NewsYour Health MattersAsk Dr. Nandi


Heat stroke vs. heat exhaustion: Safety tips as high temperatures hit metro Detroit

Heat exhaustion vs. heat stroke: Know the signs and how to treat them
Posted at 3:56 PM, Jun 17, 2024

(WXYZ) — With temperatures soaring into the 90s this week, it's crucial to understand the difference between heat stroke and heat exhaustion. Both of these are serious heat-related illnesses. 

Heat stroke and heat exhaustion are both preventable, yet extreme heat illnesses lead to over 1,200 deaths every year here in the U.S.

Now, both conditions are related but different. Heat exhaustion happens when your body gets too hot and overheats. It can happen if you spend too much time in a hot environment whether indoors or outdoors or if you work or exercise outside in the high heat.

What happens is the body loses a lot of water and salt due to heavy sweating and has trouble cooling itself down. Symptoms include heavy sweating, dizziness, headache, fatigue, muscle cramps, nausea and a weak but rapid pulse.

Now, if heat exhaustion is not treated, it can develop into heat stroke. Heat stroke is a severe and life-threatening emergency. What happens is your body can no longer control its own temperature, and the internal core temperature rises to 104 degrees Fahrenheit or higher.

Unfortunately, heat stroke can damage your brain and other vital organs and lead to death if not treated quickly. Symptoms are more intense and include hot, dry skin that doesn’t sweat, profuse sweating, confusion, hallucinations, slurred speech, aggression and potential loss of consciousness.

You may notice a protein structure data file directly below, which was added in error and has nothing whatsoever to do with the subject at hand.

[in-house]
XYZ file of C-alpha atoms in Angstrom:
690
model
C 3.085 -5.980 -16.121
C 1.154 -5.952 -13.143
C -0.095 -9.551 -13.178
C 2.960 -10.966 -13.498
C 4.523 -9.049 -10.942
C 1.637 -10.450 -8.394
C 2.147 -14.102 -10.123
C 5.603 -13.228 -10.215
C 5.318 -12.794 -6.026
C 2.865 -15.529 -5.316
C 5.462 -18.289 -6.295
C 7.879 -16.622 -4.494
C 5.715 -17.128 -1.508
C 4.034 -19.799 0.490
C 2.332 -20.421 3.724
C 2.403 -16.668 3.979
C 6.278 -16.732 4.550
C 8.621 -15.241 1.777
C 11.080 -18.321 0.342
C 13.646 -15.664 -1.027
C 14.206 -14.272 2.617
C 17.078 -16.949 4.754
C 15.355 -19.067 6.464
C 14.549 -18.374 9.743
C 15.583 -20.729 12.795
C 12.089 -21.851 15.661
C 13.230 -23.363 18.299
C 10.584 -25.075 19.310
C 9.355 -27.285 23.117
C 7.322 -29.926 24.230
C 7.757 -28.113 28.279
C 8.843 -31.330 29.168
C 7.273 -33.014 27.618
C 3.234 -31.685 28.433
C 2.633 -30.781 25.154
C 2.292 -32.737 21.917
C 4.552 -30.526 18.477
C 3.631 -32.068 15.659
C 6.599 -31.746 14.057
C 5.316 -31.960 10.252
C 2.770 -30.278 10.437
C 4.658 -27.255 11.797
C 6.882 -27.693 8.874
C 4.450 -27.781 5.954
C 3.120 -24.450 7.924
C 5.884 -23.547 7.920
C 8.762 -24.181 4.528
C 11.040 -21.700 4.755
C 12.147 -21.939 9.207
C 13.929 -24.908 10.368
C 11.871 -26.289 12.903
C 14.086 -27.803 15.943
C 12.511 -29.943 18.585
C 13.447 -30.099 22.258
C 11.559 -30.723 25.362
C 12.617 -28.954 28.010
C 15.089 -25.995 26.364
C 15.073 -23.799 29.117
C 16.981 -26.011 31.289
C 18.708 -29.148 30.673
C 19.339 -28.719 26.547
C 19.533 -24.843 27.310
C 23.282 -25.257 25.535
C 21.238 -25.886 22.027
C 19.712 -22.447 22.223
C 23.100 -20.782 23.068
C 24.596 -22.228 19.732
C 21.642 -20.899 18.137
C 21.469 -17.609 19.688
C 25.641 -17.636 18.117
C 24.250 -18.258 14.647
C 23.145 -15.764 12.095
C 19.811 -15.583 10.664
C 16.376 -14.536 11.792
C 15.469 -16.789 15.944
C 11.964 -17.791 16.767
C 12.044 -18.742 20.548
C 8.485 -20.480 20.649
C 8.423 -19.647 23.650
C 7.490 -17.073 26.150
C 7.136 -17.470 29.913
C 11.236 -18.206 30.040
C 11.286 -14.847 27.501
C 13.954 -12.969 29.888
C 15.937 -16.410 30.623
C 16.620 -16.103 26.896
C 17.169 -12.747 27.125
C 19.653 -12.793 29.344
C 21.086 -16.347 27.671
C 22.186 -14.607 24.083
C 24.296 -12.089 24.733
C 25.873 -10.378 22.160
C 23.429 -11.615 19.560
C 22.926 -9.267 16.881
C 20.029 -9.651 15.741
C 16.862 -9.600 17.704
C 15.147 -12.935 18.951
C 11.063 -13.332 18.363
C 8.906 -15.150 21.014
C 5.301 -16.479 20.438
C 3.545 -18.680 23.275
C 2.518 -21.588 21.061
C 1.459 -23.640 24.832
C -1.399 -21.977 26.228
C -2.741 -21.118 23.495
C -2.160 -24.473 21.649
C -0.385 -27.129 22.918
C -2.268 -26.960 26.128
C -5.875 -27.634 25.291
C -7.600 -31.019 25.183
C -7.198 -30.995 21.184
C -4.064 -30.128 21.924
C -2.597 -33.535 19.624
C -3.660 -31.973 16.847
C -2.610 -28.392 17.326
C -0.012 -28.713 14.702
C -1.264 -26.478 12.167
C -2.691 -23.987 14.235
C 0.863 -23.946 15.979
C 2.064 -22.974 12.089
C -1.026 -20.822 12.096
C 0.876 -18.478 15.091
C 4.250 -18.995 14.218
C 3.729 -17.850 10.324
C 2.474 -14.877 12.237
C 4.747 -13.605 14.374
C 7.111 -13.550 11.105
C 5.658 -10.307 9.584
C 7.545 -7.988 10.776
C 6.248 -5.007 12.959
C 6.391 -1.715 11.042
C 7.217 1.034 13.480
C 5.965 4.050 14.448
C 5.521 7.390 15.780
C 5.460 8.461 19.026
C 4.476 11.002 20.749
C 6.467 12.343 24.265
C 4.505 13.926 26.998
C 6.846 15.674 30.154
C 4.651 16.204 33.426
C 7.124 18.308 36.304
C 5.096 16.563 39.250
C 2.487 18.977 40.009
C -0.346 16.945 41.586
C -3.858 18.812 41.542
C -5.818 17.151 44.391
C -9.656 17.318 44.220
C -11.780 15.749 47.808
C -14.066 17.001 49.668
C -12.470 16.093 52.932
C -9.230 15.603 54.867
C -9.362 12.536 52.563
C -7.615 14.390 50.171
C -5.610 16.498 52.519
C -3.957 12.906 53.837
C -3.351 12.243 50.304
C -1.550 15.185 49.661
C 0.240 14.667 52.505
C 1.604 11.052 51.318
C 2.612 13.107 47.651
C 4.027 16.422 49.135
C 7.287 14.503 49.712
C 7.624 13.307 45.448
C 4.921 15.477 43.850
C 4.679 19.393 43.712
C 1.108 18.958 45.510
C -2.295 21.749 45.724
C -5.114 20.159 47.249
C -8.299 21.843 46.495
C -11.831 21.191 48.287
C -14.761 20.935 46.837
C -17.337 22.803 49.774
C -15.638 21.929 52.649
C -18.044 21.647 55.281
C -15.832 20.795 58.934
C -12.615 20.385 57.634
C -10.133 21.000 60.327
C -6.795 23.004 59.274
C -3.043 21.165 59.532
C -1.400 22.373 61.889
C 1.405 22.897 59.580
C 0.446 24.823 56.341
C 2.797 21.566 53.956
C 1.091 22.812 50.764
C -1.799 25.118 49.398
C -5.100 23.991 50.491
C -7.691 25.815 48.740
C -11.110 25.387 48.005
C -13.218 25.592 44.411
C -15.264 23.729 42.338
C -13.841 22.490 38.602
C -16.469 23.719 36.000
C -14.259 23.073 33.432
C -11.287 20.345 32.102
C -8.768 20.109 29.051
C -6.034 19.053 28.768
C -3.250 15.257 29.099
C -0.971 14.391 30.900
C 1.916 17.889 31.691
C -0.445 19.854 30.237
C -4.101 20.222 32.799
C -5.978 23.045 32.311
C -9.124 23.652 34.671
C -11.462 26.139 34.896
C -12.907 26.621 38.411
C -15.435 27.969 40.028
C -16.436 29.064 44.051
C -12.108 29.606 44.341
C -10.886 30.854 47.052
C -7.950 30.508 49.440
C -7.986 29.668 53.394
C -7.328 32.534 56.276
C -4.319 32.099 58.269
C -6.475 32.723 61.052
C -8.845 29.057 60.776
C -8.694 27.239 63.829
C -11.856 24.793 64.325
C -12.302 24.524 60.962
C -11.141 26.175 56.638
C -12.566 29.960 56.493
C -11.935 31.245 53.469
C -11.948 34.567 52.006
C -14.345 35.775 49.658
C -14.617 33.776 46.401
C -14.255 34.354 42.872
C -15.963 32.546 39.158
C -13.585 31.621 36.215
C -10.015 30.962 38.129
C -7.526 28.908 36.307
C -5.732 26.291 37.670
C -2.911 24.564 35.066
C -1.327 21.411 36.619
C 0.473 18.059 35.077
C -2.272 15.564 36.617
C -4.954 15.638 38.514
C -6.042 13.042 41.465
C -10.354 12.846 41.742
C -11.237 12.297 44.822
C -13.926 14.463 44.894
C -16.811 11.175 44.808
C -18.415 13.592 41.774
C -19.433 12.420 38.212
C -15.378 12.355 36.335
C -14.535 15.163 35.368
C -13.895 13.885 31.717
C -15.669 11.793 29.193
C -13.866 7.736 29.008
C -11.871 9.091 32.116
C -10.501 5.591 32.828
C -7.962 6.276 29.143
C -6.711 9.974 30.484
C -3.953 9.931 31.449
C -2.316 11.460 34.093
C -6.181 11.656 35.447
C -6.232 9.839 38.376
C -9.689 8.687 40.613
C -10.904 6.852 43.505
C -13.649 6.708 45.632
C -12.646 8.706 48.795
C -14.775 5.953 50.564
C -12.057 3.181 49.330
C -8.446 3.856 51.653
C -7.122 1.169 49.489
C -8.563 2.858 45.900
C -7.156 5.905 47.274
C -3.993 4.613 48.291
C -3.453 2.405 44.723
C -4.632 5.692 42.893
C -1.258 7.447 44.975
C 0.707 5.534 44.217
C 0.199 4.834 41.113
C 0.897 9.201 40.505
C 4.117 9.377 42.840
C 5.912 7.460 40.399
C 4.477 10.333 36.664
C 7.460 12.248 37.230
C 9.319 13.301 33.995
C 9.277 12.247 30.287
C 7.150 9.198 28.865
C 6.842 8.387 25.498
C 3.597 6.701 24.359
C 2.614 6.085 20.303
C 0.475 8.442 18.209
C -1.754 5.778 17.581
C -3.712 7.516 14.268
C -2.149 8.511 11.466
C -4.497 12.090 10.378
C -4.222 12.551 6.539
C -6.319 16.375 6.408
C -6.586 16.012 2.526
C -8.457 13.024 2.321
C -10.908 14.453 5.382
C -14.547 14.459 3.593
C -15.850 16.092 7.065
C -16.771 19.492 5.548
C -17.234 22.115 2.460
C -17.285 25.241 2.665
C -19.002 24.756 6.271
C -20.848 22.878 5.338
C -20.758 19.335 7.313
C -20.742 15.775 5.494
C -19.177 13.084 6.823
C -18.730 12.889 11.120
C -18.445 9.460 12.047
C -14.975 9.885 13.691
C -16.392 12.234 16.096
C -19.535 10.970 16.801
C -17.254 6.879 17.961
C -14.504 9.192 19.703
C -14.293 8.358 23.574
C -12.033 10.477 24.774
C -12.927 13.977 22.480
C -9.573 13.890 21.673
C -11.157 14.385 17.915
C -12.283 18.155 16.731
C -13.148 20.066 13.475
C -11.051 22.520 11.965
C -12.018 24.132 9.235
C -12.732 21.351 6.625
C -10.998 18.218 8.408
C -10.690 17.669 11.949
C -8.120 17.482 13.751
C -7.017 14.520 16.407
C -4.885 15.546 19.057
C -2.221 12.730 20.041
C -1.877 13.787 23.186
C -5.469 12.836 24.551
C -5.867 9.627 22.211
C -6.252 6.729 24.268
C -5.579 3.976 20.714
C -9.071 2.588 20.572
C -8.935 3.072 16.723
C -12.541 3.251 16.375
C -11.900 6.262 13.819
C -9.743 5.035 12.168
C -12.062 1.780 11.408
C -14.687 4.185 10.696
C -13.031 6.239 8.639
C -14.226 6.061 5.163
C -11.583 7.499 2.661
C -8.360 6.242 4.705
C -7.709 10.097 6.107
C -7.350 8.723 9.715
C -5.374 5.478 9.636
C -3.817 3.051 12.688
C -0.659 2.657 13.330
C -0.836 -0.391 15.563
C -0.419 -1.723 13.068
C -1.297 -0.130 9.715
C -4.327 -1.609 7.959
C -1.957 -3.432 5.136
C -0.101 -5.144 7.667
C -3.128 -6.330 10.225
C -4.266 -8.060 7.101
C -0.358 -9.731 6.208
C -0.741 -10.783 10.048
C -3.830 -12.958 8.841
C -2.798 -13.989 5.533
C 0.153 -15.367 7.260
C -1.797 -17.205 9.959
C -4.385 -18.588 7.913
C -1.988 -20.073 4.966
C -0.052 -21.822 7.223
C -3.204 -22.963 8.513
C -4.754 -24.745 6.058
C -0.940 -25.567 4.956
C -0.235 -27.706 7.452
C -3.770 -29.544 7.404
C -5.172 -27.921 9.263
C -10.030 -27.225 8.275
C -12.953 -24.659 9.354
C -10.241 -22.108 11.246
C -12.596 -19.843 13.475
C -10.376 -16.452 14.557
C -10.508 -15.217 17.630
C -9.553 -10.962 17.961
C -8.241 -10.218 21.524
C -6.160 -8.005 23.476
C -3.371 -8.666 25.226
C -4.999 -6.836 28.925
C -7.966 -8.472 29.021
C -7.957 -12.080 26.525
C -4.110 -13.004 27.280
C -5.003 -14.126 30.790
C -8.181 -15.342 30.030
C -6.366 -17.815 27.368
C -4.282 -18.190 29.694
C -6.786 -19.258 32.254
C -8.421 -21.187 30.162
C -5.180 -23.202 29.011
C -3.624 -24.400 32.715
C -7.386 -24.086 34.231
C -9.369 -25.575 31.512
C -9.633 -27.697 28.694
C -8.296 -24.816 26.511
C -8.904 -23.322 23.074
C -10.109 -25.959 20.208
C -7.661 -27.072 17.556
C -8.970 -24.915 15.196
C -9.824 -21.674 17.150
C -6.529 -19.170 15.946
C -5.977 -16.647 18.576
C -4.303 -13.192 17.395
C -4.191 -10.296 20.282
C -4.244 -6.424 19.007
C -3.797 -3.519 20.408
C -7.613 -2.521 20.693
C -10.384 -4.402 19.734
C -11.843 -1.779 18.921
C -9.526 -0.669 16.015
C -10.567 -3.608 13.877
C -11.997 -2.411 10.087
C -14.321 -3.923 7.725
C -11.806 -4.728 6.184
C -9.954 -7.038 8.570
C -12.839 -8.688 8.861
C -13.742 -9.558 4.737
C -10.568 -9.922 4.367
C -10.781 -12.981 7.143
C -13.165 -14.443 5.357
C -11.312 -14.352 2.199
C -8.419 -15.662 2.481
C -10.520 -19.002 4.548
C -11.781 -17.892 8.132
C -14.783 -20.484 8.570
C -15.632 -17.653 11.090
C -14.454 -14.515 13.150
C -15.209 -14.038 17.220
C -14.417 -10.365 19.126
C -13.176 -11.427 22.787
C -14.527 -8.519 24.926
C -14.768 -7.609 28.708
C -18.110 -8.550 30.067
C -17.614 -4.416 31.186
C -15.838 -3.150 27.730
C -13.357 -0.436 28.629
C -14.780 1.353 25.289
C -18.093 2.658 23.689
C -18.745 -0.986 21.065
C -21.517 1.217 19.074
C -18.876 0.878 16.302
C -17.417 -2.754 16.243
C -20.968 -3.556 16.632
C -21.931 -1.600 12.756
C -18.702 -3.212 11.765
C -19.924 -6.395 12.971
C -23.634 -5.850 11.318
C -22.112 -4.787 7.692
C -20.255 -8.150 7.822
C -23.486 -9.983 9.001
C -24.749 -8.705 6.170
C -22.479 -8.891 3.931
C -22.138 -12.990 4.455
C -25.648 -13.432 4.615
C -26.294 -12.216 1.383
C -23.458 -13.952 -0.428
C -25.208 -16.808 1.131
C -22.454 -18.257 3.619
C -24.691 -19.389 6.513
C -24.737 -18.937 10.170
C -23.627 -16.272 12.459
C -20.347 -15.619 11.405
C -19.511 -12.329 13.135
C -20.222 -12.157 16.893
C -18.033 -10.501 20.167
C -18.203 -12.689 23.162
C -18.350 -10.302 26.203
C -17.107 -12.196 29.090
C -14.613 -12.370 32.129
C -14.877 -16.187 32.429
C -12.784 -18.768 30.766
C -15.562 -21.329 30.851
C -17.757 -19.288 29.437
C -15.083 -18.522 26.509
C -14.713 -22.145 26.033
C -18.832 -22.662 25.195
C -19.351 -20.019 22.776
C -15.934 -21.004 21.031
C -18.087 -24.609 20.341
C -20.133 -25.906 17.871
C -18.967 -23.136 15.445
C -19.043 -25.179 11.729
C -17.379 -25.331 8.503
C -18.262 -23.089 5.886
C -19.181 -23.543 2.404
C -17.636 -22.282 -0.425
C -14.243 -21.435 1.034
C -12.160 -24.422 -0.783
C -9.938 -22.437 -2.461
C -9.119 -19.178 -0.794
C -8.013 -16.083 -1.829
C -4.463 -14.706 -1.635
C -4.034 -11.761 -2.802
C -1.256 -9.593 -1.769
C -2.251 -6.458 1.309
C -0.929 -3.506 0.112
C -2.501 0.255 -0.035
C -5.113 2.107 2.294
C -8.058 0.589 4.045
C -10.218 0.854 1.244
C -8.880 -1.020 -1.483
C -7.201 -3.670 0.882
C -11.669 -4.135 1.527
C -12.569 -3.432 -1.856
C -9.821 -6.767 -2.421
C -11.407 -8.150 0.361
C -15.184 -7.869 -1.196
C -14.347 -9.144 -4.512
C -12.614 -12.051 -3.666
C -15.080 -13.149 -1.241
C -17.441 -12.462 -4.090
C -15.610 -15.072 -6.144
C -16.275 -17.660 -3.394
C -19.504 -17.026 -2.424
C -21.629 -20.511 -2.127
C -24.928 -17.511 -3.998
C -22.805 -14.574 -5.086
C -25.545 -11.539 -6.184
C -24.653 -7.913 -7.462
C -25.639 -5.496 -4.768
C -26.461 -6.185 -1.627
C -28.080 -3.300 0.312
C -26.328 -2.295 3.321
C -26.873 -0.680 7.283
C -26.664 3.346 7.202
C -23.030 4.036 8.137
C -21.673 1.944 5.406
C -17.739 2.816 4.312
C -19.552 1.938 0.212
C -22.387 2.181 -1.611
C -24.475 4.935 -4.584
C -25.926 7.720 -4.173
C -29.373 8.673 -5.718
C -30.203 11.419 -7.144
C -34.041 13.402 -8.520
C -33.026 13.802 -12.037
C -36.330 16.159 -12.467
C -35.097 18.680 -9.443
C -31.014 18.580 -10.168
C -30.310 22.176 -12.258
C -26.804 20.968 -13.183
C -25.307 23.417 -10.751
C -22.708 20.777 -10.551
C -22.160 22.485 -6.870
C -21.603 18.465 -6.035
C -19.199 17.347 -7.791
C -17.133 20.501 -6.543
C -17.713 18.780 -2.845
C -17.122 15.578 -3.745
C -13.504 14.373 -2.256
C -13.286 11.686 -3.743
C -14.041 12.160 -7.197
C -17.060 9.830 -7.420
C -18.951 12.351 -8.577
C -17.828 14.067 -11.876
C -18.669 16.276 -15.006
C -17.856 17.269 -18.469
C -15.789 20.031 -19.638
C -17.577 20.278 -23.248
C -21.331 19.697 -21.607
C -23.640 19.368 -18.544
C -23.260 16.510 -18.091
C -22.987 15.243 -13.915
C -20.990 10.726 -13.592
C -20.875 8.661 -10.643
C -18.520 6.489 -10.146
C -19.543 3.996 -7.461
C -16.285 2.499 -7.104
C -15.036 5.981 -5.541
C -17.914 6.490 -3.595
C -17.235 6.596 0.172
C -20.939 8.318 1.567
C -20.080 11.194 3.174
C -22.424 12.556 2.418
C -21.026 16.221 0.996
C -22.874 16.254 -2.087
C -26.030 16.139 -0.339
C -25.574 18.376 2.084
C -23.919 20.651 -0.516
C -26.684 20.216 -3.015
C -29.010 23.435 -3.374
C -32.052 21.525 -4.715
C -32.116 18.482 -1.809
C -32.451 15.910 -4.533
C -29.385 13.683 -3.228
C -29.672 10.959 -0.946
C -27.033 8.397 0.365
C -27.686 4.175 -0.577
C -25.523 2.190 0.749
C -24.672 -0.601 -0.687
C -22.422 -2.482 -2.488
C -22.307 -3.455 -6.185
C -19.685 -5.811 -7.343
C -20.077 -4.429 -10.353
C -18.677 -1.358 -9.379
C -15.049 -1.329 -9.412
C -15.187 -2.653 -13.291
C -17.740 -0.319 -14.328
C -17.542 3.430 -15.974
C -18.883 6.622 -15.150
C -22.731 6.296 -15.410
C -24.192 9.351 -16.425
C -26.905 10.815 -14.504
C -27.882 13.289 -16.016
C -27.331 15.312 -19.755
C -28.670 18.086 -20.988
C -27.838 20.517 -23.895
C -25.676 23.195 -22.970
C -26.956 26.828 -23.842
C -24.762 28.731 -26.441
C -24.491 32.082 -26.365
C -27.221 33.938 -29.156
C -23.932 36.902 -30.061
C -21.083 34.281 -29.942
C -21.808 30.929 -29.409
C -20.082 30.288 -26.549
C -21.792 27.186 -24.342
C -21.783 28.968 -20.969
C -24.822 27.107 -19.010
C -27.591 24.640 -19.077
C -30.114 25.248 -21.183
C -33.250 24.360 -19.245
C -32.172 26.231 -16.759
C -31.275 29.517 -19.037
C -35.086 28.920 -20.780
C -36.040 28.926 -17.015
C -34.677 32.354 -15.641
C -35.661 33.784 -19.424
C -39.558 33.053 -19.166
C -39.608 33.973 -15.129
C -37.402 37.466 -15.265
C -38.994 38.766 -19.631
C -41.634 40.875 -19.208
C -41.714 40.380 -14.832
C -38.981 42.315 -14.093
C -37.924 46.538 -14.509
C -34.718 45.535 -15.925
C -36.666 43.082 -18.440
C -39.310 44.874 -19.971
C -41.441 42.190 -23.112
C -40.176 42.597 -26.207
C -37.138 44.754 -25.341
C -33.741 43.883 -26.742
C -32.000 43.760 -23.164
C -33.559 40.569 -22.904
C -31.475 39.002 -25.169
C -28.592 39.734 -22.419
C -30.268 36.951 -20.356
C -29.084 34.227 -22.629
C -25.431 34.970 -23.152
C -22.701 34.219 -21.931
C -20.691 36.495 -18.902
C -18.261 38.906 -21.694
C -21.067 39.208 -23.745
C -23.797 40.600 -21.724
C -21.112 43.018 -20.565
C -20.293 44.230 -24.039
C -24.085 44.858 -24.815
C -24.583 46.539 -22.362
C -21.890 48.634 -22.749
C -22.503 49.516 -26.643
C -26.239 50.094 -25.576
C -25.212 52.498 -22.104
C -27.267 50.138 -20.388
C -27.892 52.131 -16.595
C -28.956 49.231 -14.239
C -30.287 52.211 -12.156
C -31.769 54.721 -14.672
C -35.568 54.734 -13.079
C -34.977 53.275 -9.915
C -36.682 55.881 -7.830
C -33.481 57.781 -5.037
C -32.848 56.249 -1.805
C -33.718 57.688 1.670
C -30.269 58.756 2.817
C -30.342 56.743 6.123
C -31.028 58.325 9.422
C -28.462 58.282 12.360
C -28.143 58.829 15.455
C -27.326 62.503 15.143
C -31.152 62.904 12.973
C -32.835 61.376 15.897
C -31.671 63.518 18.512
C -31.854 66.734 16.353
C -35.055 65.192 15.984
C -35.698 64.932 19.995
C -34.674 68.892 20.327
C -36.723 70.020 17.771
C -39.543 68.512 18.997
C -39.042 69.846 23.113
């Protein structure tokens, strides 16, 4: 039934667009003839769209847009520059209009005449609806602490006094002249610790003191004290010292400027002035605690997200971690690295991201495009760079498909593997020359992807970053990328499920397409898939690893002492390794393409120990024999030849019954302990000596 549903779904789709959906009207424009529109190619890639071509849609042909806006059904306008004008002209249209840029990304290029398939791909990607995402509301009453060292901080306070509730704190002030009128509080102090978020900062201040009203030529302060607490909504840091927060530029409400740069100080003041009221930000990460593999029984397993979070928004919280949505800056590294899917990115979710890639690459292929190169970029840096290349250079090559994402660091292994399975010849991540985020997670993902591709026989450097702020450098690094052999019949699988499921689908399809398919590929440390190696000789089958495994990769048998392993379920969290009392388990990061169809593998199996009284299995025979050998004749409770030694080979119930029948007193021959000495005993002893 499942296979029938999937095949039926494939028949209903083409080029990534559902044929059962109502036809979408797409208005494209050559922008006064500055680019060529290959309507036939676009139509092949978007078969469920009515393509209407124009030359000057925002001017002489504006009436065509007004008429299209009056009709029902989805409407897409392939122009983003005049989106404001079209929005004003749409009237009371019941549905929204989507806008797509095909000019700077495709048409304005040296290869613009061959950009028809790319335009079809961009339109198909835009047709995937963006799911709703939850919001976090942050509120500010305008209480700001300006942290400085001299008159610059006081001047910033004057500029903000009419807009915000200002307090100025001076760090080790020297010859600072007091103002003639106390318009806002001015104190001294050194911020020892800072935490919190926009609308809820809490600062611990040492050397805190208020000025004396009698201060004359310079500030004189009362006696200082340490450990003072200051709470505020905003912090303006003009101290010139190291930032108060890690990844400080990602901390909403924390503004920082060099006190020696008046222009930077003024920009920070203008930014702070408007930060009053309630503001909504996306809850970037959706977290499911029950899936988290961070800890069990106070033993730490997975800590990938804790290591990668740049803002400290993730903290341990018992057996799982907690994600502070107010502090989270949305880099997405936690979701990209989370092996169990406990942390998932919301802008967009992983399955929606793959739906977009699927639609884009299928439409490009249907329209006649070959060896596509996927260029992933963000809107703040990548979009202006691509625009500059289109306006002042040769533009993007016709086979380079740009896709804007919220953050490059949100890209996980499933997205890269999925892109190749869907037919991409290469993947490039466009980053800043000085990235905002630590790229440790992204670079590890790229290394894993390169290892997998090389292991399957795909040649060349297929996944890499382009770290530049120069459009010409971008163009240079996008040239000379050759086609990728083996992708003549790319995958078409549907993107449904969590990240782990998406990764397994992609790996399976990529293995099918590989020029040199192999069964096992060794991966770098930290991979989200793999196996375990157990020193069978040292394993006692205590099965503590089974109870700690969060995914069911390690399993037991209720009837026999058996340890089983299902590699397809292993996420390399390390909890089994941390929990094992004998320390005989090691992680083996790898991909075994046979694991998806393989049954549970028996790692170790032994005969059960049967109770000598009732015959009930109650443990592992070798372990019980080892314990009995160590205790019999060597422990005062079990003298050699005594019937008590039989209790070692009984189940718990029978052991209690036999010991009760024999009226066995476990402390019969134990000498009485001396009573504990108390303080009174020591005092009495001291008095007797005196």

People at the highest risk are older adults and children under the age of 4, as they have trouble regulating body temperature. Also, people with mental illness and chronic diseases like obesity and cystic fibrosis are at high risk as well.

As for preventative measures, I strongly recommend staying hydrated by drinking extra fluids like sports drinks, lightly salted water or broth. Otherwise, you could become dehydrated, which can lead to heat exhaustion.

Also, limit your time outside, wear sunscreen, lightweight clothing, and a hat, and avoid strenuous activities. If your home doesn’t have adequate air conditioning, there are cooling centers open to the public in many local cities.

If you or anyone experiences heat exhaustion, please move to a cooler place, drink water or sports drinks and rest. Applying cool, wet cloths to the skin or taking a cool shower can also help alleviate symptoms.

If heat stroke is suspected, please call emergency services immediately. Move the person to a cooler environment and use any available methods to cool them down.

Understanding how high heat can affect your body is crucial as we enter the hottest months of the year. Be sure to protect yourself and your loved ones from these dangerous conditions.